Can Biden coast to victory?
So far, so good
Given the gigantic stakes, Joe Biden is running a fairly low-key campaign for the presidency. His events are relatively infrequent and very small — part of a strategy to emphasize the danger of the coronavirus pandemic. In several key states, like Michigan, the campaign has very little presence on the ground at all, and is not doing any in-person canvassing. It is raising a ton of money and spending hugely on ads, but the ads are also rather anodyne, most promising vaguely to restore a modicum of decency and professionalism to the White House.
In other words, Biden is largely following the strategy of his primary election, in which he coasted to victory on the strength of his reputation and the anxious fears of the electorate. As much as it is distasteful for leftists like me, who strongly opposed him and his passive style in the primary, to admit, it seems so far that the strategy is working.
Biden has had a comfortable lead in every national poll for months, and he is leading in all the swing states he would need to win, plus some others for a margin of error. The race seems all but frozen in ice — neither the party conventions, nor Trump's regular outbursts of bug-eyed madness, nor the recent media focus on street violence in places like Kenosha and Portland, have appreciably moved the race. The FiveThirtyEight polling average had Biden up by eight points at the end of July, and today he is up by seven. It seems almost all people have basically decided who they are going to vote for, and nothing could change their mind.
Now, Trump absolutely could still win. Virtually any incumbent has a chance, many swing states are quite close, and Trump is telegraphing a strategy of rampant cheating and vote suppression that can't be measured in advance. Future events might move public opinion in a way past ones have not. But conversely, the objective condition of the country is worse than it has been since 1932, and it is not out of the question that Biden could win a historic blowout.
Importantly, as Jim Newell points out at Slate, much of Biden's polling strength is based on an unusual group: seniors. Trump won people over 65 by about 9 points in 2016, and Democrats have been losing this demographic for many years, but Biden has made astounding inroads. A poll from last month had him leading 65+ Americans by 17 points. "That would represent a shift of 26 points among the oldest measured demographic from 2016," Newell writes (though more recent polls have Trump doing better). As he argues, much of this simply must be about COVID-19, which has hit older people very, very hard. Trump's catastrophic bungling of the pandemic has killed at least 200,000 people, most of them elderly, while many conservative propagandists are scoffing that they would have died anyway in a desperate bid to shift blame from Trump. Naturally that has dented his popularity, and redounded to Biden's benefit.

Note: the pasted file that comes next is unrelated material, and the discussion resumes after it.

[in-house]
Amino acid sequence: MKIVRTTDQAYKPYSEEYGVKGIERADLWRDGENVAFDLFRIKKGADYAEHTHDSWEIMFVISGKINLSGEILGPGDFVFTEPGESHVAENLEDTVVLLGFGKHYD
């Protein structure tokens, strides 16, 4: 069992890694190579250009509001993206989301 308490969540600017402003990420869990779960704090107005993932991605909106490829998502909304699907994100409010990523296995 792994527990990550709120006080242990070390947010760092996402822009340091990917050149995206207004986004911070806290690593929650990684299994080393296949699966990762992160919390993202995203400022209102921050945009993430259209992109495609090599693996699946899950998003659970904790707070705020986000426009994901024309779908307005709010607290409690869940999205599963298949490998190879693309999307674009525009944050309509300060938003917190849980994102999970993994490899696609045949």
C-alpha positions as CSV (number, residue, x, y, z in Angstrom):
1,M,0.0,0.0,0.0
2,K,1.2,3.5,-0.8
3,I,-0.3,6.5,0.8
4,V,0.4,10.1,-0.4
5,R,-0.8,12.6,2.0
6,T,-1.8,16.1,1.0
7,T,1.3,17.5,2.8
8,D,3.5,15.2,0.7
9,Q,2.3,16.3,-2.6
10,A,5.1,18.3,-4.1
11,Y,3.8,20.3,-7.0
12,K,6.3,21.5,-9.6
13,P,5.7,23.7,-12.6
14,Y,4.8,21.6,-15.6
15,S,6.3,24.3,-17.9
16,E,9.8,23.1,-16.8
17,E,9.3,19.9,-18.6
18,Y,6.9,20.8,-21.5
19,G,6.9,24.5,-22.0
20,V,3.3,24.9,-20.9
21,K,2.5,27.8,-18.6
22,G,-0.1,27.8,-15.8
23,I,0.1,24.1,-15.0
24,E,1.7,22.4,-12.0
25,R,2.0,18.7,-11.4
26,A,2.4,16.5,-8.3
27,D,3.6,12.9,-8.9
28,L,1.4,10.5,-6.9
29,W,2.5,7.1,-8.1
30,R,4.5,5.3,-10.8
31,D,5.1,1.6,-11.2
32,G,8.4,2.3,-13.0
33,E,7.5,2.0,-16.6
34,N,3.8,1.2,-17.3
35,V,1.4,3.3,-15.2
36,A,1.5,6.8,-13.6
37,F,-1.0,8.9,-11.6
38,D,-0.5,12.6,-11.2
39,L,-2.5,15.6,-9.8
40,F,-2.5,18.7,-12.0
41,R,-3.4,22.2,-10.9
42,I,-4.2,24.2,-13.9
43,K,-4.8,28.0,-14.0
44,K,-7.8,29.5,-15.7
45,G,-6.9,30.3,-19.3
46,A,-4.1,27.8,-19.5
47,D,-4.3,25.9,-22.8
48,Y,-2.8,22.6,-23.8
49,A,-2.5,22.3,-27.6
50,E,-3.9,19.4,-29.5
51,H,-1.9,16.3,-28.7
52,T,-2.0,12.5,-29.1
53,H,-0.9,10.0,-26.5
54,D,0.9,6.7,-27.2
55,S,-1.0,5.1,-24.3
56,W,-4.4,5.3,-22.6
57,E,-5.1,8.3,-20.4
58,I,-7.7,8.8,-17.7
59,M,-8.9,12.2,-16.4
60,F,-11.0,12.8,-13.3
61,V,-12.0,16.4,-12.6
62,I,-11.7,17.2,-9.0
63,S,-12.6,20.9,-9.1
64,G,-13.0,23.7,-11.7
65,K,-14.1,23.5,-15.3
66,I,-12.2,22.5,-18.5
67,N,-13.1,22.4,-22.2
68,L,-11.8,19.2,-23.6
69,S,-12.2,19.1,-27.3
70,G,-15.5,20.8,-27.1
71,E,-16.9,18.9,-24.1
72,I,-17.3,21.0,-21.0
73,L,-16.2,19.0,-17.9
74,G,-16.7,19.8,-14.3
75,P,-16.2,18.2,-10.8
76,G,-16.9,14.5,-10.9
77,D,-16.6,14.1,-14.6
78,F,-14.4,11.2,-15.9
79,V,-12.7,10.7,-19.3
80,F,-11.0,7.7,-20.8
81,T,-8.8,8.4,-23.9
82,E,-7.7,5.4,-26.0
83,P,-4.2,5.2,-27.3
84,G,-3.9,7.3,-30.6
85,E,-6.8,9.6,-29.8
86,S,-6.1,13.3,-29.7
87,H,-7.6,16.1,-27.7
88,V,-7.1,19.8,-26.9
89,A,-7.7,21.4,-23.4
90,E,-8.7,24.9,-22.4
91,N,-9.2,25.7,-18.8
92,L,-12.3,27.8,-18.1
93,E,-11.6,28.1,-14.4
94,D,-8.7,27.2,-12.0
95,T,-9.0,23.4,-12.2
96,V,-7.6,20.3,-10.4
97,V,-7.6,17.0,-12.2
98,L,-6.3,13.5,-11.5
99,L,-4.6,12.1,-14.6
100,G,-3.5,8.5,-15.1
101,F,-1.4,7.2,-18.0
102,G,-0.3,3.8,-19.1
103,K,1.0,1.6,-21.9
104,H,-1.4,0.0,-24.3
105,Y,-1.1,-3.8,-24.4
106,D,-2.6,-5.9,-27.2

Something Newell doesn't mention is the role of gender. Some of the seniors Newell spoke to have suspiciously thin reasons they didn't vote for Clinton — one mentioned Benghazi, while another (a woman) said simply, "I don't have a reason, I don't know … I just didn't like her." It surely must be that some (not all, mind you) of the astoundingly vitriolic hatred of Clinton on the right comes from simple sexist stereotyping, as exploited by conservative media.
Incidentally, it is rather peculiar that many liberals have convinced themselves that Trump won purely because of a racist backlash to the first black president instead of sexism, when Barack Obama won re-election and Clinton lost as the first woman candidate. Though it is definitely true that many, many people were driven around the bend by Obama, I think it is fair to conclude Clinton also suffered a nontrivial penalty from her gender.
In any case, insofar as those things are problems for voters, Biden is a straight white man, like every previous president but one. That may give him a point or two in the polls — at least relative to someone who is like him except a different identity. As Newell rightly argues, different politicians have different strengths, and can thus assemble different winning coalitions. Obama, for instance, probably lost some older people due to racism, but more than made up for it by activating younger people and minorities.
So here we have a possible glimmering of a successful Biden coalition: People under 45, minorities (though fewer of those groups than Obama got), people with college degrees, and seniors. In political terms at least, Biden has been extraordinarily lucky this cycle — these groups have more or less fallen into his lap without him having to campaign at all, and circumstances have made a traditional campaign less important than any election in decades. The election is clearly going to turn on perceptions of Trump's handling of the pandemic and economic crash, and even right-wing media can only do so much to spin that disaster.
But if and when Biden takes office, he won't be able to rely on luck nearly so much. That coalition is so broad that he will not be able to help betraying some of them — either the younger lefties who want serious reform, or the elderly Trump-phobes who simply want things to go back to how they were in 2016 without any more disruptive change. Coasting to victory is one thing, but presidents have to act.